Brett Gardner: What is driving his strong offensive season?

Gardner bends the bat. - Nick Laham

What is Gardner doing at the plate, and will it keep working?

Brett Gardner has been pretty good so far offensively for the Yankees this season. He is arguably one of only two Yankee regulars who is producing above the league average level of offensive production by wRC+. By that same metric, he is also likely having his strongest season at the major league level at the plate. Thanks to his usually effective base running skill set and a good showing in fielding metrics this year, Gardner is actually producing at a higher rate of WAR according to Fangraphs than Robinson Cano. So what is behind Gardner's increased output, and is it likely to continue?

Gardner's offensive progression through the Yankee system always seemed to take a logical path to maximize his greatest strengths. Blessed with lightning-quick speed and a good eye at the plate, Gardner honed his approach to work the count and turn walks into effective doubles by stealing bases with a greater than 82% rate of success. What he lacked in power he made up for with his eyes and legs. He is finally getting some attention this year for his production. After missing almost all of the 2012 season, Gardner has become a fixture at the top of a lineup that has few consistent sources of production. The interesting thing is that there are tangible signs that he has indeed changed his approach at the plate this year.

Brett Gardner

PA

BB%

K%

ISO

BABIP

AVG

OBP

SLG

wRC+

2009

284

9.20%

14.10%

0.109

0.311

0.270

0.345

0.379

91

2010

569

13.90%

17.80%

0.103

0.340

0.277

0.383

0.379

112

2011

588

10.20%

15.80%

0.110

0.303

0.259

0.345

0.369

97

2013

325

8.30%

19.70%

0.165

0.344

0.285

0.347

0.450

116

I excluded his major league seasons with fewer than 200 plate appearances. Some things jump out right away on this chart. He's walking less and striking out more, yet his on-base percentage is right in-line with most of his other years. Luck doesn't appear to be the reason since his BABIP is in-line with his 2010 season, and not radically higher than his career mark as well. What also stands out, though, is the bump up in power he's producing. He is cracking the .400 mark in slugging for the first time, and it's confirmed with a rise in his ISO reading. So on the surface it does look like Gardner is being more aggressive at the plate. It's causing his normally strong plate discipline to deteriorate producing less walks with more strikeouts, but he has gotten a concomitant bump up in his power production without losing any average from a lower BABIP. This is not the usual course for improvement in offensive production, so how is this working? Is he really being more aggressive, or is this just something that will regress away given time?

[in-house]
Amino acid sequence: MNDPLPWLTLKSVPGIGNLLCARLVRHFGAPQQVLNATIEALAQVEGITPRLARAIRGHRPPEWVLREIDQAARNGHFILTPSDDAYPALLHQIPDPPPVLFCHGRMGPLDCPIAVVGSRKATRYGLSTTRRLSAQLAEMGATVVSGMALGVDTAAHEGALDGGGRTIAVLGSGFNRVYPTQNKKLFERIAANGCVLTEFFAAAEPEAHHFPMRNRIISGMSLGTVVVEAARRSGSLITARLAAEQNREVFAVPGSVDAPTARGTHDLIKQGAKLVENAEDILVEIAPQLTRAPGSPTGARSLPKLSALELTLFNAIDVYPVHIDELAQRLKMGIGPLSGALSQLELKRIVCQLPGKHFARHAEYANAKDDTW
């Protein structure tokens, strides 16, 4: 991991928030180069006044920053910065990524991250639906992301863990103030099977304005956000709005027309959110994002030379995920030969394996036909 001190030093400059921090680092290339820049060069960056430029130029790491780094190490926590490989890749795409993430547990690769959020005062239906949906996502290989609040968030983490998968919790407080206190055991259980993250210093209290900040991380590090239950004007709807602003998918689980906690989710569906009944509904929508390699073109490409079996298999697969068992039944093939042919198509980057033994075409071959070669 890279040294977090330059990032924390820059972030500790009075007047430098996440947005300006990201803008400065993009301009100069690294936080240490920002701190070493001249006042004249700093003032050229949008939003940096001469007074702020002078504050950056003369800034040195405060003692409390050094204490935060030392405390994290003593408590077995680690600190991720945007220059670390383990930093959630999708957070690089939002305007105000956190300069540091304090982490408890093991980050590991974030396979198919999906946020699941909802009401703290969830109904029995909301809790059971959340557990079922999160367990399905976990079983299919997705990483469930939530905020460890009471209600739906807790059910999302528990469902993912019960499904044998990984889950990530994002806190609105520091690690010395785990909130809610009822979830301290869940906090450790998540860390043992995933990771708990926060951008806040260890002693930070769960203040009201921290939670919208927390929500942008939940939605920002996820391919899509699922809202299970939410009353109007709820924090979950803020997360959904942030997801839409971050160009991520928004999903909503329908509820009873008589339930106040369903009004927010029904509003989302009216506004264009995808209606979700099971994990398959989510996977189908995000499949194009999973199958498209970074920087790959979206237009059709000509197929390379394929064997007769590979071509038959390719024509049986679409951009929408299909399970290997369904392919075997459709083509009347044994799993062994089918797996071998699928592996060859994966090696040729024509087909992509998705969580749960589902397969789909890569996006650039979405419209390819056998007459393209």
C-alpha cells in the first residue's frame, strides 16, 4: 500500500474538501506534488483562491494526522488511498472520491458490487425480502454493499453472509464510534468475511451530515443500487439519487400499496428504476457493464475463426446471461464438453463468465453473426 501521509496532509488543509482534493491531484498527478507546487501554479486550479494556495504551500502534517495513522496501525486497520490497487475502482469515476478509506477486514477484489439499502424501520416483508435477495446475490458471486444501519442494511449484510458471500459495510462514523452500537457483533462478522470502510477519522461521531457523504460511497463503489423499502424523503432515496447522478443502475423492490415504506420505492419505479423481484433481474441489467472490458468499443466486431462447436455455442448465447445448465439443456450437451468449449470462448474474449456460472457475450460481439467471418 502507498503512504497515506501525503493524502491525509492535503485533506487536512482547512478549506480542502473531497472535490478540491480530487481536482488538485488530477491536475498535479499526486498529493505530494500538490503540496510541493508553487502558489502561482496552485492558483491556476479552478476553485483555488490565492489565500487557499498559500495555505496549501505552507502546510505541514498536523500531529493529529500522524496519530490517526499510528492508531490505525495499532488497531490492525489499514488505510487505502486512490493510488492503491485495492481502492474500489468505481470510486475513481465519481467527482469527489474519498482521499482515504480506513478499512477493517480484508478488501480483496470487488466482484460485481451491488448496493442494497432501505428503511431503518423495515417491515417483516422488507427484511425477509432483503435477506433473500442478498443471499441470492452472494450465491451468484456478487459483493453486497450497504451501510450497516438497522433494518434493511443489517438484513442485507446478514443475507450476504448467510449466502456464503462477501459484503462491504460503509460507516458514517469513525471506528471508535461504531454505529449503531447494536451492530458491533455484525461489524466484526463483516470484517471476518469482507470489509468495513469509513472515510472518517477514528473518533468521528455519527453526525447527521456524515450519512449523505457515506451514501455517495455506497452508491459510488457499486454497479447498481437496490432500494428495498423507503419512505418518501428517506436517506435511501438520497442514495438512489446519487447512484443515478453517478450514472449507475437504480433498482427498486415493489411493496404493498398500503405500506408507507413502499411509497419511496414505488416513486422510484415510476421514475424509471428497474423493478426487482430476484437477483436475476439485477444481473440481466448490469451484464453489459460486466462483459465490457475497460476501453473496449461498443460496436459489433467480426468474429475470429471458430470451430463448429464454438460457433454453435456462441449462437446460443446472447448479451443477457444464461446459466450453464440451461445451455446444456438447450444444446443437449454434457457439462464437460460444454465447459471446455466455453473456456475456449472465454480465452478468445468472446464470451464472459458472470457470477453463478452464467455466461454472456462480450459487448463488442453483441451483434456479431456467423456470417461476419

Brett Gardner

Swing%

O-Swing%

Z-Swing%

Contact%

O-Contact%

Z-Contact%

Zone%

2009

33.5%

20.3%

44.3%

88.7%

78.9%

92.4%

55.0%

2010

30.5%

16.9%

41.6%

90.5%

73.1%

96.2%

55.4%

2011

35.0%

18.7%

48.1%

91.4%

82.0%

94.3%

55.2%

2013

42.2%

25.4%

56.9%

86.4%

77.4%

89.9%

53.3%